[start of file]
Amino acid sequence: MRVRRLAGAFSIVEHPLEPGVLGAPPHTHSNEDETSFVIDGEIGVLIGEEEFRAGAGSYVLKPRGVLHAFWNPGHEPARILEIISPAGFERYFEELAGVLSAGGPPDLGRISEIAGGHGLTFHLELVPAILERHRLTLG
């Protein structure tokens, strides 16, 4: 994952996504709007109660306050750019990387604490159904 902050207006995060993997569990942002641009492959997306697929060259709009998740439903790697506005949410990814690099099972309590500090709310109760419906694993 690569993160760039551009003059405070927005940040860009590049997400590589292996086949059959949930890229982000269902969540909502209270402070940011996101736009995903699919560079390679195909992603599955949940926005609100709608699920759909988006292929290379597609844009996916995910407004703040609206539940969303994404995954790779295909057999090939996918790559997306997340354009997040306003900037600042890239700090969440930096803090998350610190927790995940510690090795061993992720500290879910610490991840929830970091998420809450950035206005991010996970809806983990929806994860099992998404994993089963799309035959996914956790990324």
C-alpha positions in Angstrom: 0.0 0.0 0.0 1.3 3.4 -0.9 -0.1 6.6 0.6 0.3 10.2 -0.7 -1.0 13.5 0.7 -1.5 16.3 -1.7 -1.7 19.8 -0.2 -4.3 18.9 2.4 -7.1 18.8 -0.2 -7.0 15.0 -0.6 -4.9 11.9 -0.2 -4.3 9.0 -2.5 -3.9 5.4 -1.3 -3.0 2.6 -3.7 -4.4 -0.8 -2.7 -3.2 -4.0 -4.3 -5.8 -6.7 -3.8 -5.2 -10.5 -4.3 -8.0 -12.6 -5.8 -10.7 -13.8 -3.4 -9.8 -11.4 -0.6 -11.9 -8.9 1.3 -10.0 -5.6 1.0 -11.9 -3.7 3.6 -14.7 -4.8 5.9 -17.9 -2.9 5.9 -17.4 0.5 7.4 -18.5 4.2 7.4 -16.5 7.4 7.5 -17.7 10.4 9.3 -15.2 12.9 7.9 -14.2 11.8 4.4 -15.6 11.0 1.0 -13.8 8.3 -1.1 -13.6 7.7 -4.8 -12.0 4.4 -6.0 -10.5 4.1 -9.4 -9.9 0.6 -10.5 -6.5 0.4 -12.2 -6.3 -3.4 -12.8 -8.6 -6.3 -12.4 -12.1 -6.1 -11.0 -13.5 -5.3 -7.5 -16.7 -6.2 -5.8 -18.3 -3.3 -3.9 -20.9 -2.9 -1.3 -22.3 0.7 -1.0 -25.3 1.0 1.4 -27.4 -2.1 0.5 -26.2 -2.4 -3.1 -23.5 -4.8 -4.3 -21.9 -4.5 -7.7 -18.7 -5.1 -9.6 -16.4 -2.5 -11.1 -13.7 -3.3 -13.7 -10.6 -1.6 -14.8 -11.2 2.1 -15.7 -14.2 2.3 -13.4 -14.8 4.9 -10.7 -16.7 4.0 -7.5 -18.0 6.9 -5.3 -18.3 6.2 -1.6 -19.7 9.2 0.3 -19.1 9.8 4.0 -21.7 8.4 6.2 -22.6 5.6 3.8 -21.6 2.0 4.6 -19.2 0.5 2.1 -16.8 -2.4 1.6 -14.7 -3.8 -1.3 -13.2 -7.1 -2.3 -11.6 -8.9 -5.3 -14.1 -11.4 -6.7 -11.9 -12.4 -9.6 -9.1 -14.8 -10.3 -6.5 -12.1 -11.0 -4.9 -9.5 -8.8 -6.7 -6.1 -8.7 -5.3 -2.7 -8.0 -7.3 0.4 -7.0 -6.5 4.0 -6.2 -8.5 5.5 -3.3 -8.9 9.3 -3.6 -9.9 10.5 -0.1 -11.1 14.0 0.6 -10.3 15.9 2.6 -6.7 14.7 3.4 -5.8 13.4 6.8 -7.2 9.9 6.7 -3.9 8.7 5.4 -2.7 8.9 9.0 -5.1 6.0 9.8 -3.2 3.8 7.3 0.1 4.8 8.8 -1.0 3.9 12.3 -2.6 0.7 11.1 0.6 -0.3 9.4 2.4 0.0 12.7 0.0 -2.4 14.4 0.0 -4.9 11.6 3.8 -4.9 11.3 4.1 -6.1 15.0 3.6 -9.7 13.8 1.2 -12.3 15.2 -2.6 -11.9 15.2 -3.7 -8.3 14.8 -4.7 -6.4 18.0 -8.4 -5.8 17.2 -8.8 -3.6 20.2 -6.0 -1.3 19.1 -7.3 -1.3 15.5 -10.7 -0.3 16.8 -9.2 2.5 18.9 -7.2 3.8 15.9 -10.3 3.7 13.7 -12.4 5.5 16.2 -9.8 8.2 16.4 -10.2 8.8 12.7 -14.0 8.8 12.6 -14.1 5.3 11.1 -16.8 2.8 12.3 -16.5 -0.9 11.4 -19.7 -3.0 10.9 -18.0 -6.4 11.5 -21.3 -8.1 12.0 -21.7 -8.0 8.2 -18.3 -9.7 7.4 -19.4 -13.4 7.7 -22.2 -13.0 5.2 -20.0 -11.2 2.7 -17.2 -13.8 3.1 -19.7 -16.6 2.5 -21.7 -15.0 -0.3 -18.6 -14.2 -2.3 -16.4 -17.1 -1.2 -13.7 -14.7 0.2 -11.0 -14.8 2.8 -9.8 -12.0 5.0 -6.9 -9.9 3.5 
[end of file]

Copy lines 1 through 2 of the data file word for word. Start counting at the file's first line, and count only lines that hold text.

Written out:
Amino acid sequence: MRVRRLAGAFSIVEHPLEPGVLGAPPHTHSNEDETSFVIDGEIGVLIGEEEFRAGAGSYVLKPRGVLHAFWNPGHEPARILEIISPAGFERYFEELAGVLSAGGPPDLGRISEIAGGHGLTFHLELVPAILERHRLTLG
């Protein structure tokens, strides 16, 4: 994952996504709007109660306050750019990387604490159904 902050207006995060993997569990942002641009492959997306697929060259709009998740439903790697506005949410990814690099099972309590500090709310109760419906694993 690569993160760039551009003059405070927005940040860009590049997400590589292996086949059959949930890229982000269902969540909502209270402070940011996101736009995903699919560079390679195909992603599955949940926005609100709608699920759909988006292929290379597609844009996916995910407004703040609206539940969303994404995954790779295909057999090939996918790559997306997340354009997040306003900037600042890239700090969440930096803090998350610190927790995940510690090795061993992720500290879910610490991840929830970091998420809450950035206005991010996970809806983990929806994860099992998404994993089963799309035959996914956790990324």